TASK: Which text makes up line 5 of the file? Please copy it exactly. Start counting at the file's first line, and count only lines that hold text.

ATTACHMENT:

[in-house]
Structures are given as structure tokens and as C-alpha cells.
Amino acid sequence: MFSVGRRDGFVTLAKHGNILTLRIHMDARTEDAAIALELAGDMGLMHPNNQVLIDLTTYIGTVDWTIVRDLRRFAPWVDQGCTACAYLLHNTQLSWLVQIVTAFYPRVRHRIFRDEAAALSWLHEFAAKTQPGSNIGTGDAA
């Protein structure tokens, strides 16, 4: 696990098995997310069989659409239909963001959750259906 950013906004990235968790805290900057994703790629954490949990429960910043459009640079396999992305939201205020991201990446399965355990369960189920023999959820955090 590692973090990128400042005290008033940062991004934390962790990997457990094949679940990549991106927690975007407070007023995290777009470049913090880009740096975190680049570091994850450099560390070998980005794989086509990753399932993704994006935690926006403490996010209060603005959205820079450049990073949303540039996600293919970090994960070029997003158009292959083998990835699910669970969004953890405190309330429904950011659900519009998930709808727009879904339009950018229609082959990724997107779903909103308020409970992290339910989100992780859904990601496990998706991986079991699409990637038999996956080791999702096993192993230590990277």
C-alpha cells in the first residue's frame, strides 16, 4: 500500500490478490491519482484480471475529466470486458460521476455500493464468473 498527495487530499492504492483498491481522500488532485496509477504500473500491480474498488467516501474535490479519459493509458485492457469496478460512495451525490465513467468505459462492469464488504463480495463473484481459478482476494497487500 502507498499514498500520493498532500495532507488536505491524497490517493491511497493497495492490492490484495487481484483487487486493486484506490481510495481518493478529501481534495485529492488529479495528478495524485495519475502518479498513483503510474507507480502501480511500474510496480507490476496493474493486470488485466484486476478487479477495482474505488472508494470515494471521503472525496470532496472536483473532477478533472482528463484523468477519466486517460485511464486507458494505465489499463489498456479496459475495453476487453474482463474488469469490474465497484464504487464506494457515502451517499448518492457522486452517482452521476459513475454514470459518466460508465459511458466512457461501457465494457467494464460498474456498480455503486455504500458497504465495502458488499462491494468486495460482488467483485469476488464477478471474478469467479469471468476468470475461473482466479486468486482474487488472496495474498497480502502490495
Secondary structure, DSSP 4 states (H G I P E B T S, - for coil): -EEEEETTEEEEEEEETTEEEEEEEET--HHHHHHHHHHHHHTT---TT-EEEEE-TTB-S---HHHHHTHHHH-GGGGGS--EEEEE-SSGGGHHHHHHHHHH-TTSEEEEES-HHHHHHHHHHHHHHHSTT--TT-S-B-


C-alpha cells in the first residue's frame, strides 16, 4: 500500500490478490491519482484480471475529466470486458460521476455500493464468473 498527495487530499492504492483498491481522500488532485496509477504500473500491480474498488467516501474535490479519459493509458485492457469496478460512495451525490465513467468505459462492469464488504463480495463473484481459478482476494497487500 502507498499514498500520493498532500495532507488536505491524497490517493491511497493497495492490492490484495487481484483487487486493486484506490481510495481518493478529501481534495485529492488529479495528478495524485495519475502518479498513483503510474507507480502501480511500474510496480507490476496493474493486470488485466484486476478487479477495482474505488472508494470515494471521503472525496470532496472536483473532477478533472482528463484523468477519466486517460485511464486507458494505465489499463489498456479496459475495453476487453474482463474488469469490474465497484464504487464506494457515502451517499448518492457522486452517482452521476459513475454514470459518466460508465459511458466512457461501457465494457467494464460498474456498480455503486455504500458497504465495502458488499462491494468486495460482488467483485469476488464477478471474478469467479469471468476468470475461473482466479486468486482474487488472496495474498497480502502490495